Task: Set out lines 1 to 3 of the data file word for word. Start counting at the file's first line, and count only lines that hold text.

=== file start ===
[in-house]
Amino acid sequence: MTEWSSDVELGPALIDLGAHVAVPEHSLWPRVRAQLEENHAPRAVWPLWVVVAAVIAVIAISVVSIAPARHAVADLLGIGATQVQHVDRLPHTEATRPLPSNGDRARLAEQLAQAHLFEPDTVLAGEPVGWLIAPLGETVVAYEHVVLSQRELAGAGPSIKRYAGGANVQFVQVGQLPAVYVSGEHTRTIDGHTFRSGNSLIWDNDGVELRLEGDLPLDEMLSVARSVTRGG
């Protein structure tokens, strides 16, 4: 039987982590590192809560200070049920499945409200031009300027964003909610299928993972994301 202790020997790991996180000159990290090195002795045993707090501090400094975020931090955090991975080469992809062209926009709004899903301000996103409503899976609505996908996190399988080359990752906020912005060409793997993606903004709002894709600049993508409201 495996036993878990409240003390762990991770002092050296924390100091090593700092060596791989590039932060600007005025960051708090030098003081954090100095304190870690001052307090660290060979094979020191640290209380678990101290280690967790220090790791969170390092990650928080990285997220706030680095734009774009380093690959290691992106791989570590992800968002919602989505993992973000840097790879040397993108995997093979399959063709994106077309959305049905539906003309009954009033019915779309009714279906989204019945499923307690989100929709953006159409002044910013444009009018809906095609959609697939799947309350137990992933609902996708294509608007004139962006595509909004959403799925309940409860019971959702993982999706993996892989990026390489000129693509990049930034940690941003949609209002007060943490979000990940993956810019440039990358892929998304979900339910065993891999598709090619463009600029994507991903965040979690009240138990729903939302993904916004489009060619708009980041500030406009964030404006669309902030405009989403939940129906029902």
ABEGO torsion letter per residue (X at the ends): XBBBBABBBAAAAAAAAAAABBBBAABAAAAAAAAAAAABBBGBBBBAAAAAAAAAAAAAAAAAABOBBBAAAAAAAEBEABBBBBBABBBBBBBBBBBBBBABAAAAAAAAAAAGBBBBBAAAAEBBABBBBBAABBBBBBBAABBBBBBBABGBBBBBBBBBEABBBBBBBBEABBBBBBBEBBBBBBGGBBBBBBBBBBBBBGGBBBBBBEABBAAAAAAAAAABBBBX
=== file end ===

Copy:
[in-house]
Amino acid sequence: MTEWSSDVELGPALIDLGAHVAVPEHSLWPRVRAQLEENHAPRAVWPLWVVVAAVIAVIAISVVSIAPARHAVADLLGIGATQVQHVDRLPHTEATRPLPSNGDRARLAEQLAQAHLFEPDTVLAGEPVGWLIAPLGETVVAYEHVVLSQRELAGAGPSIKRYAGGANVQFVQVGQLPAVYVSGEHTRTIDGHTFRSGNSLIWDNDGVELRLEGDLPLDEMLSVARSVTRGG
């Protein structure tokens, strides 16, 4: 039987982590590192809560200070049920499945409200031009300027964003909610299928993972994301 202790020997790991996180000159990290090195002795045993707090501090400094975020931090955090991975080469992809062209926009709004899903301000996103409503899976609505996908996190399988080359990752906020912005060409793997993606903004709002894709600049993508409201 495996036993878990409240003390762990991770002092050296924390100091090593700092060596791989590039932060600007005025960051708090030098003081954090100095304190870690001052307090660290060979094979020191640290209380678990101290280690967790220090790791969170390092990650928080990285997220706030680095734009774009380093690959290691992106791989570590992800968002919602989505993992973000840097790879040397993108995997093979399959063709994106077309959305049905539906003309009954009033019915779309009714279906989204019945499923307690989100929709953006159409002044910013444009009018809906095609959609697939799947309350137990992933609902996708294509608007004139962006595509909004959403799925309940409860019971959702993982999706993996892989990026390489000129693509990049930034940690941003949609209002007060943490979000990940993956810019440039990358892929998304979900339910065993891999598709090619463009600029994507991903965040979690009240138990729903939302993904916004489009060619708009980041500030406009964030404006669309902030405009989403939940129906029902």